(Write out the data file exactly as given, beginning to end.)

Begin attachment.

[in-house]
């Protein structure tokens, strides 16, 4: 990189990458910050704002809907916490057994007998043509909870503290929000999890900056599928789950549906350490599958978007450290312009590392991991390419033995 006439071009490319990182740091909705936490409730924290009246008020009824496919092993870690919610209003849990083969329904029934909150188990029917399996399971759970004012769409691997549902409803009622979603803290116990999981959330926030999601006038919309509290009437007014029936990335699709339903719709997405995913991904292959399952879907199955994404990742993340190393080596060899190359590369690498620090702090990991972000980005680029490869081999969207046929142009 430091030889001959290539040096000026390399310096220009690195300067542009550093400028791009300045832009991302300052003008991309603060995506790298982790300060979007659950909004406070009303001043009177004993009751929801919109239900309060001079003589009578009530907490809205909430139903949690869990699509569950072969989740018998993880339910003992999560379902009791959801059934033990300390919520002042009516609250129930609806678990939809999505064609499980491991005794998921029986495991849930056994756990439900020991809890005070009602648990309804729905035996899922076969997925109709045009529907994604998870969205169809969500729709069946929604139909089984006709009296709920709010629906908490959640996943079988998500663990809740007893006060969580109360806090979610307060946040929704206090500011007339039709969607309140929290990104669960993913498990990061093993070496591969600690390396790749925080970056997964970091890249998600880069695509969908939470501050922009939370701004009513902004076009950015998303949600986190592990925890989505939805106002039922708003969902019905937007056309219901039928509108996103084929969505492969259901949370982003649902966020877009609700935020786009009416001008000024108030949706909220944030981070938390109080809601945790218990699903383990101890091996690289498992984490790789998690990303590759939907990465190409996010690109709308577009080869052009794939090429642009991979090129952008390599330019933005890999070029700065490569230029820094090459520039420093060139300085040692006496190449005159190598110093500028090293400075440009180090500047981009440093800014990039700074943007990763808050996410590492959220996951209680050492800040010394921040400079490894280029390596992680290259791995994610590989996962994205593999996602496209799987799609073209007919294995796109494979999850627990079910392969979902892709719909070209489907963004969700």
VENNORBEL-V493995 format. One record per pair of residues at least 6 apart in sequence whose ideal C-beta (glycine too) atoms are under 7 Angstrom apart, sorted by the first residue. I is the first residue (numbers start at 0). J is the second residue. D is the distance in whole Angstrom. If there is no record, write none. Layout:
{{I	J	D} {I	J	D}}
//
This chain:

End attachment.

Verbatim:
[in-house]
């Protein structure tokens, strides 16, 4: 990189990458910050704002809907916490057994007998043509909870503290929000999890900056599928789950549906350490599958978007450290312009590392991991390419033995 006439071009490319990182740091909705936490409730924290009246008020009824496919092993870690919610209003849990083969329904029934909150188990029917399996399971759970004012769409691997549902409803009622979603803290116990999981959330926030999601006038919309509290009437007014029936990335699709339903719709997405995913991904292959399952879907199955994404990742993340190393080596060899190359590369690498620090702090990991972000980005680029490869081999969207046929142009 430091030889001959290539040096000026390399310096220009690195300067542009550093400028791009300045832009991302300052003008991309603060995506790298982790300060979007659950909004406070009303001043009177004993009751929801919109239900309060001079003589009578009530907490809205909430139903949690869990699509569950072969989740018998993880339910003992999560379902009791959801059934033990300390919520002042009516609250129930609806678990939809999505064609499980491991005794998921029986495991849930056994756990439900020991809890005070009602648990309804729905035996899922076969997925109709045009529907994604998870969205169809969500729709069946929604139909089984006709009296709920709010629906908490959640996943079988998500663990809740007893006060969580109360806090979610307060946040929704206090500011007339039709969607309140929290990104669960993913498990990061093993070496591969600690390396790749925080970056997964970091890249998600880069695509969908939470501050922009939370701004009513902004076009950015998303949600986190592990925890989505939805106002039922708003969902019905937007056309219901039928509108996103084929969505492969259901949370982003649902966020877009609700935020786009009416001008000024108030949706909220944030981070938390109080809601945790218990699903383990101890091996690289498992984490790789998690990303590759939907990465190409996010690109709308577009080869052009794939090429642009991979090129952008390599330019933005890999070029700065490569230029820094090459520039420093060139300085040692006496190449005159190598110093500028090293400075440009180090500047981009440093800014990039700074943007990763808050996410590492959220996951209680050492800040010394921040400079490894280029390596992680290259791995994610590989996962994205593999996602496209799987799609073209007919294995796109494979999850627990079910392969979902892709719909070209489907963004969700």
VENNORBEL-V493995 format. One record per pair of residues at least 6 apart in sequence whose ideal C-beta (glycine too) atoms are under 7 Angstrom apart, sorted by the first residue. I is the first residue (numbers start at 0). J is the second residue. D is the distance in whole Angstrom. If there is no record, write none. Layout:
{{I	J	D} {I	J	D}}
//
This chain: